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SoulSeek - Standing the Test of Time
November 13, 2010
Thomas Mennecke
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Does the loss of LimeWire have you down? Well it really shouldn't. The close of LimeWire had zero tangible detriment to the file-sharing community. If anything, it actually spurred innovation on several fronts: renewed focus on FrostWire and the arrival of LimeWire: Pirate Edition. The latter is a new entry into the file-sharing fray, whose arrival was spurred by the inoperability of the most recent versions of the official LimeWire client. Although LimeWire withstood the test of time, it didn't quite pass the final exam. That distinct honor goes to SoulSeek - one of the oldest P2P applications still thriving after all these years.

The history of Soulseek goes back at least 8 years, and is a throwback P2P application in every sense of the word. Can a centralized, non-indexing site compatible, mono-source P2P network still exist in today's world of meta-search engines, peer swarms and DHT supported mega-networks? Yes, and SoulSeek has managed to not only defy today's standards of file-sharing, but remain virtually unchanged since its beginnings. Designed by Nir Arbel, once a programmer at Napster, SoulSeek retains many remnants of Napster but also adds its own unique twists. Today, SoulSeek is one of the last stand-alone P2P network that combines community and searchability in one package.

Soulseek's focus is on the community like old skool networks - remember Napster, OpenNap, AudioGalaxy and WinMX? What made Napster unique, and this is a facet the was really never equaled (except maybe by AudioGalaxy) was the unique social interaction of its chat rooms. Simply hop into one of the thousands of chat rooms and it opened a world of new music discovery. SoulSeek has this identical feature - except of course it doesn't have millions of simultaneous users. But that's OK - SoulSeek's focus is on quality of quantity. And just because it doesn't have millions of users online doesn't mean that it's population isn't considerable; a quick glance at its chat room population shows at least 1,500+ users , a number that doesn't reflect users elsewhere on the network.

You'll find material on SoulSeek you won't find anywhere else, and that's a fact jack. One of the reasons SoulSeek has managed to stay online all these years is that it has largely avoided crap top 40 or the latest pop music. Instead, as its chat rooms reflect, much of the music is material you won't hear on the repetitious nature of radio play. If indie, Drum n' Bass, House, Trance, alternative forms or rock (death metal, industrial, Gothic, ect), are your cup of tea, dump your LimeWire client and check out SoulSeek. What really separates SoulSeek from the rest is the ability to just right click on a user and browse their shared folder. You can't do that on ĀµTorrent, and you won't be able to brose 75,000 files from one user.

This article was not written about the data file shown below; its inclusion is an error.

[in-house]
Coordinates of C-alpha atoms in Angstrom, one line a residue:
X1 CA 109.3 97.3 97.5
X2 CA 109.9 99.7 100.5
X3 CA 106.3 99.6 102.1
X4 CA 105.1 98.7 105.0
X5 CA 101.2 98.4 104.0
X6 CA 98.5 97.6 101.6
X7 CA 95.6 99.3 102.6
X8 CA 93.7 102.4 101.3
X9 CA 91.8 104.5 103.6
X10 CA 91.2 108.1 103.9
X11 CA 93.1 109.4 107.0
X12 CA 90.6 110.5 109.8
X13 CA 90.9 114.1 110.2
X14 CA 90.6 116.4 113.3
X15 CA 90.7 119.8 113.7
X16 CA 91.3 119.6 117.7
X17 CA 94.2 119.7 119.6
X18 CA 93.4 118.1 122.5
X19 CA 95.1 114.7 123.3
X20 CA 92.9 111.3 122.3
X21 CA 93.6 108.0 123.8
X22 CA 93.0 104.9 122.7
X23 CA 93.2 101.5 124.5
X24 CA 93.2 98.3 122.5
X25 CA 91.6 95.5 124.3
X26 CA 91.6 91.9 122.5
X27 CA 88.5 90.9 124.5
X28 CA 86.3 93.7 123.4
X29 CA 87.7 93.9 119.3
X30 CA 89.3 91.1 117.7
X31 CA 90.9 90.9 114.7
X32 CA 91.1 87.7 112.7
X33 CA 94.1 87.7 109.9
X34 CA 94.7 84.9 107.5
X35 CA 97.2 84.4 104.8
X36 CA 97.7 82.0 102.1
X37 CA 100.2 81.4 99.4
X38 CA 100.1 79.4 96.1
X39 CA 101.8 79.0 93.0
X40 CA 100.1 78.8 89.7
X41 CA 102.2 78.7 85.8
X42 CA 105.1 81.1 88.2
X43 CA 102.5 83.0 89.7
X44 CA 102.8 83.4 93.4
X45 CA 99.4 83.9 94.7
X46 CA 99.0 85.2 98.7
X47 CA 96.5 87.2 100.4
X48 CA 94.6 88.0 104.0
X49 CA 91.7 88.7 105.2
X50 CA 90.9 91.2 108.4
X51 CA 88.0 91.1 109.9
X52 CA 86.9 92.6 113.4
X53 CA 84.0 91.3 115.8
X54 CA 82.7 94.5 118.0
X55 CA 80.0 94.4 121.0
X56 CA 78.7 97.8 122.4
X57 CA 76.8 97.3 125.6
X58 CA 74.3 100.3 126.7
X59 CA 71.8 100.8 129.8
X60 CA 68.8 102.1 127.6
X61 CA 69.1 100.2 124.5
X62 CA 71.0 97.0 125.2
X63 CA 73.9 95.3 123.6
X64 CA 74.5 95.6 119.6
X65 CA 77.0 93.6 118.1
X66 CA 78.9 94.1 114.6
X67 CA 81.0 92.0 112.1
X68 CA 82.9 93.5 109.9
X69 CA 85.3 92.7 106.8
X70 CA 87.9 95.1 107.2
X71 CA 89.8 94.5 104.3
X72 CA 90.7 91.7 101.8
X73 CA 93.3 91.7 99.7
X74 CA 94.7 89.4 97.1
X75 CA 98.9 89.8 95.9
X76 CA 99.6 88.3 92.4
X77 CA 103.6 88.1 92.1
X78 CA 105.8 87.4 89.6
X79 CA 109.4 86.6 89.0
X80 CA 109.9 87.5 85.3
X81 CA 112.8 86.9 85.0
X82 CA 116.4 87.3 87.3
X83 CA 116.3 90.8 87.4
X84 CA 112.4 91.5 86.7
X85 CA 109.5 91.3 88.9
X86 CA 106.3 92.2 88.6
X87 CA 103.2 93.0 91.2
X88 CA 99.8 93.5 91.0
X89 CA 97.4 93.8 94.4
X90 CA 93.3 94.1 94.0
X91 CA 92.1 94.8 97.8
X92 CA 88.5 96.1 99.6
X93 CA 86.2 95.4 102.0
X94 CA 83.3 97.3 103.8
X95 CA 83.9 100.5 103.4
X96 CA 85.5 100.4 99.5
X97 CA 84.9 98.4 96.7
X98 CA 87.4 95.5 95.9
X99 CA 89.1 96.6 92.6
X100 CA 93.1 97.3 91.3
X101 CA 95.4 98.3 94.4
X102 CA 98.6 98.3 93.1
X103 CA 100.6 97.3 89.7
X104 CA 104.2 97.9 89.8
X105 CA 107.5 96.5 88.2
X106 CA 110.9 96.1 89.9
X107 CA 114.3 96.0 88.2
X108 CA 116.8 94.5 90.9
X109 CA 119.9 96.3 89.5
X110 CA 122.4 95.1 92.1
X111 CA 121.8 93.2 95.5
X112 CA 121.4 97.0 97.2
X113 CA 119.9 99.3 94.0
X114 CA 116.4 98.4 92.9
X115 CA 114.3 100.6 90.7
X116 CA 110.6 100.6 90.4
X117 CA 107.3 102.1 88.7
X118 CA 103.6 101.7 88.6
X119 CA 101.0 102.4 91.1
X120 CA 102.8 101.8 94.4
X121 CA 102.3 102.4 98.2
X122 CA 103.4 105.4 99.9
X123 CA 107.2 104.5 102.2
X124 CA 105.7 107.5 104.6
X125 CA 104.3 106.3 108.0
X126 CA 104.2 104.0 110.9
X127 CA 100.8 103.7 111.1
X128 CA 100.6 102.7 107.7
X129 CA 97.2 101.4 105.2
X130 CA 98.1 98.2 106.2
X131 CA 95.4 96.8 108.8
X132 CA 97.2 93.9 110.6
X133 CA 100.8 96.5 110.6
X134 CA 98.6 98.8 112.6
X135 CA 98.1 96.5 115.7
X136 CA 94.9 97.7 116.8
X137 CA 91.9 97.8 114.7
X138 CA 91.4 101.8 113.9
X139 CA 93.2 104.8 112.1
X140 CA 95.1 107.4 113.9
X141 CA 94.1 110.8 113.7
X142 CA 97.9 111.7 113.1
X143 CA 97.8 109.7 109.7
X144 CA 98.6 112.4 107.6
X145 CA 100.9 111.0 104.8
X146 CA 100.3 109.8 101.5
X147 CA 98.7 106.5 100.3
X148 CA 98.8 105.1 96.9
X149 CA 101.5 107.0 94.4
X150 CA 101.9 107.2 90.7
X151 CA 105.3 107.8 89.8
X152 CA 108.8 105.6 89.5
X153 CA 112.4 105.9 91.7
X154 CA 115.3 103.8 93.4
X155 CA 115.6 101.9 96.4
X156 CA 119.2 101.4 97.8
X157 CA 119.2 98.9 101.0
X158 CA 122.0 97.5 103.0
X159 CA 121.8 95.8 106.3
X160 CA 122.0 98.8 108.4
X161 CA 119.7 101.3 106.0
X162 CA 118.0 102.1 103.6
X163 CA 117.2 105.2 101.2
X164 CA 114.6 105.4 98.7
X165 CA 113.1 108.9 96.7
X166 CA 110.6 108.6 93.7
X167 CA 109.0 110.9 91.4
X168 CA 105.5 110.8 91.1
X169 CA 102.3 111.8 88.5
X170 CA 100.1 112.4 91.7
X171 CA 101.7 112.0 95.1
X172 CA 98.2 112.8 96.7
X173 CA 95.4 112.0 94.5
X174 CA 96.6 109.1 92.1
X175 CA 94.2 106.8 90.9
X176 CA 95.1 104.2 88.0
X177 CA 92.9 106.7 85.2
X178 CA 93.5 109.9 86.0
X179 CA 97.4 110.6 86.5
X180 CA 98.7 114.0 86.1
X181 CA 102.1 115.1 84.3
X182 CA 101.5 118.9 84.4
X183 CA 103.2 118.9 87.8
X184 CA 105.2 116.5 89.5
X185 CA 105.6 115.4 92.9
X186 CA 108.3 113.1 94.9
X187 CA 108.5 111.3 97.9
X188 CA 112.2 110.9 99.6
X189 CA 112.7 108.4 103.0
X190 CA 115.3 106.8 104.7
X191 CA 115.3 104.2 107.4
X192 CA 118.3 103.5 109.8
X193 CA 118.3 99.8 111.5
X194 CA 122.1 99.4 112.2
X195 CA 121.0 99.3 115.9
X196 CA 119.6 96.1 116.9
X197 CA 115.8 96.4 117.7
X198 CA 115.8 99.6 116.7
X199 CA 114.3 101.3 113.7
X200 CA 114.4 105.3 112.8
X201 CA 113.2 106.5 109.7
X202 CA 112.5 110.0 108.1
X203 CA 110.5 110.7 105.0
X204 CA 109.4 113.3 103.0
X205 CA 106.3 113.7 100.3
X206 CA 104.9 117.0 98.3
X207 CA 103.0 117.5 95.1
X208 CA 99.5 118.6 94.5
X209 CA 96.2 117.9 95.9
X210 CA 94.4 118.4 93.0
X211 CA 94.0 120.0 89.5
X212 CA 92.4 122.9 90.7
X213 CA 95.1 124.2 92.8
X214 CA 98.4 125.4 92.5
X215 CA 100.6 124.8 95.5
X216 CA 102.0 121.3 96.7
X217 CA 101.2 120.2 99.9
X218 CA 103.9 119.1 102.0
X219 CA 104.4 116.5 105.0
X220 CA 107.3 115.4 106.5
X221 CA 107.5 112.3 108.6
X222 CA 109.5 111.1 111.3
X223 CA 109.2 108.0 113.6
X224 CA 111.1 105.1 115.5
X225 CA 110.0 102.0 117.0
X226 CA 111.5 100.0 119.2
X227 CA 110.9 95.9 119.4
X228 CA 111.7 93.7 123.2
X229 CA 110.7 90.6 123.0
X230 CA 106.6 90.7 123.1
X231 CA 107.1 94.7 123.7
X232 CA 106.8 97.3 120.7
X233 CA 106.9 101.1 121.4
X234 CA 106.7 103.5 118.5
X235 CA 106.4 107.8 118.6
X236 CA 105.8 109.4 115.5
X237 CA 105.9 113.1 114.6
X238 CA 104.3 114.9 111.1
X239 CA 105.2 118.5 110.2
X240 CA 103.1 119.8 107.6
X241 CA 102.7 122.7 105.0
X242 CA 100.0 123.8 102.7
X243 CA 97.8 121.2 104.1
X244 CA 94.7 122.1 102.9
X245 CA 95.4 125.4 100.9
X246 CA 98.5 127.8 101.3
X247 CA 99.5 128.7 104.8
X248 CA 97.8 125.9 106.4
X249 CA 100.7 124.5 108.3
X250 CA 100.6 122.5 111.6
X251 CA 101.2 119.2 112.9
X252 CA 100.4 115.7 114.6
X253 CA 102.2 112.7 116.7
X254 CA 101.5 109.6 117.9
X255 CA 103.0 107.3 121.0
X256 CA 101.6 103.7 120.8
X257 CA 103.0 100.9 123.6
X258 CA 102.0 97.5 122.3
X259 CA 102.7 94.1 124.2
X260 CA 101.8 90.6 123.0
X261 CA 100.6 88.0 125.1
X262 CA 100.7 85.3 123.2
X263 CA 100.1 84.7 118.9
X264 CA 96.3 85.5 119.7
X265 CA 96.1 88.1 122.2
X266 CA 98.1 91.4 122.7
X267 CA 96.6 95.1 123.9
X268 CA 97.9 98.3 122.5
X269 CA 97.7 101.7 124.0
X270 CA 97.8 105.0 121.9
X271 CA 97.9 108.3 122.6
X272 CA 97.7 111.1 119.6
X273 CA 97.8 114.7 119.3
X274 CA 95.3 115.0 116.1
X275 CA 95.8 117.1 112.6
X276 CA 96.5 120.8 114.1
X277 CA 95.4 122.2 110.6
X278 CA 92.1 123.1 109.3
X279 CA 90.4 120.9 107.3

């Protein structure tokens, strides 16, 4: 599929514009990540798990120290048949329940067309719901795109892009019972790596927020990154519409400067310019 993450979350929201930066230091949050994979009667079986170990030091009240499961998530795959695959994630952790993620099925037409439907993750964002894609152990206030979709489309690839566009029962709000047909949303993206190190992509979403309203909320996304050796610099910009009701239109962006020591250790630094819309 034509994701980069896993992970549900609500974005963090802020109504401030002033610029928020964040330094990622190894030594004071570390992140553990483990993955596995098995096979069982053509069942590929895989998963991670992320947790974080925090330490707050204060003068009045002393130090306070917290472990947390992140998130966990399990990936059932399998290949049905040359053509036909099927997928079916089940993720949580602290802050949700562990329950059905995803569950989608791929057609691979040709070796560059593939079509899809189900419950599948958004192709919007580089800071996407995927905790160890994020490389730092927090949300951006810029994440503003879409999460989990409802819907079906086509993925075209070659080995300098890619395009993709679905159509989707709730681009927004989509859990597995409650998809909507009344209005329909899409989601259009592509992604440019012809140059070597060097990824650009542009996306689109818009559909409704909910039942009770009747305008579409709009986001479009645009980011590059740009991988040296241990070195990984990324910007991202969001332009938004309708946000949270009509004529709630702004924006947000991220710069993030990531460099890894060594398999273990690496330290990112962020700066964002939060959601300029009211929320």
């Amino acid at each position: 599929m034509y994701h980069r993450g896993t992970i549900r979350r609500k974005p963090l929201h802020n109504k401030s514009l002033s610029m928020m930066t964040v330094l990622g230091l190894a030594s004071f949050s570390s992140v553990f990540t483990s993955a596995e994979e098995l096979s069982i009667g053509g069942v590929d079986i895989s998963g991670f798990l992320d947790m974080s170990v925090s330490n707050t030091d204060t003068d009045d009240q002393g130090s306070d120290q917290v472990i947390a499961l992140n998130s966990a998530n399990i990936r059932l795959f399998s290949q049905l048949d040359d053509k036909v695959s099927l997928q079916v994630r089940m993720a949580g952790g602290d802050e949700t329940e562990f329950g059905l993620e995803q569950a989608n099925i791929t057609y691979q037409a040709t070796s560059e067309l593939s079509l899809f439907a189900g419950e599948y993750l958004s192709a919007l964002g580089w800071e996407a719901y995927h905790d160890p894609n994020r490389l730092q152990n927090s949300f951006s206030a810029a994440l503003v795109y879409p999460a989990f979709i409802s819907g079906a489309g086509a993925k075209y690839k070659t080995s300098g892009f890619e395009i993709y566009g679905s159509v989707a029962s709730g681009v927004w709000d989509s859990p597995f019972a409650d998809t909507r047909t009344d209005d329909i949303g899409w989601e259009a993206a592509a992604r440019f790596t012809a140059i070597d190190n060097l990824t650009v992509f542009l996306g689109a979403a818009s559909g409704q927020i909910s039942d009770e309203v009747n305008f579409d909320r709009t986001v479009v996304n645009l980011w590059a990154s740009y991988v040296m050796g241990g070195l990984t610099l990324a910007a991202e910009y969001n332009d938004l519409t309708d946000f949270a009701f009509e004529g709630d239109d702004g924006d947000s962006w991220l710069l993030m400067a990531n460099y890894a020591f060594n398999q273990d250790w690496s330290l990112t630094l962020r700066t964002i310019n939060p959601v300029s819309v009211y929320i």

The client is virtually the same as its always been, but it still works great. That's not to say there hasn't been some technological progress made on the SoulSeek front. Back in 2003, Nir Arbel and Slyck talked about SoulSeek, and indeed the server intensive search aspect of the network was decentralized, but that's about all you'll ever see decentralized on the SoulSeek network.

"In the end the only thing we left decentralized was the distribution of search requests. Those took the heaviest toll on the server, but at the same time search requests, as data, are much more disposable than say private messages, user info requests, or pretty much anything else the server does. In case you haven't guessed by now, no, Soulseek will never become fully decentralized. It would be impossible to manage as a community the same way that's done now."

Since the SoulSeek client hasn't really kept up with the innovations of file-sharing, or the files being shared, SoulSeek is somewhat limited in its ability to display one of the most popular file types being shared on the network: HQ (high qualty) FLAC / lossless files. The client will display them as low quality, but for the most part users of the network seem to have adapted just fine. This is by design, mind you - the intention of SoulSeek is to keep things personal and community oriented. Multisource swarms simply don't allow for this.

For the music connoisseur, SoulSeek is most certainly the avenue of choice. This doesn't mean the project isn't without its problems. Recently, Nir posted about funding issues, and was forced to let one of his system administrator go. Compounding this issue is the current lawsuit in France launched by SACEM and SCPP, a local rights group representing the major music producers and record labels. Also, and unfortunately, SoulSeek Records' website doesn't seems to have been udpated since 2007. But SoulSeek has managed to last this long, and has been through worse challenges. French copyright law has proven to be unkind to P2P, but at least Nir & co aren't located in France.


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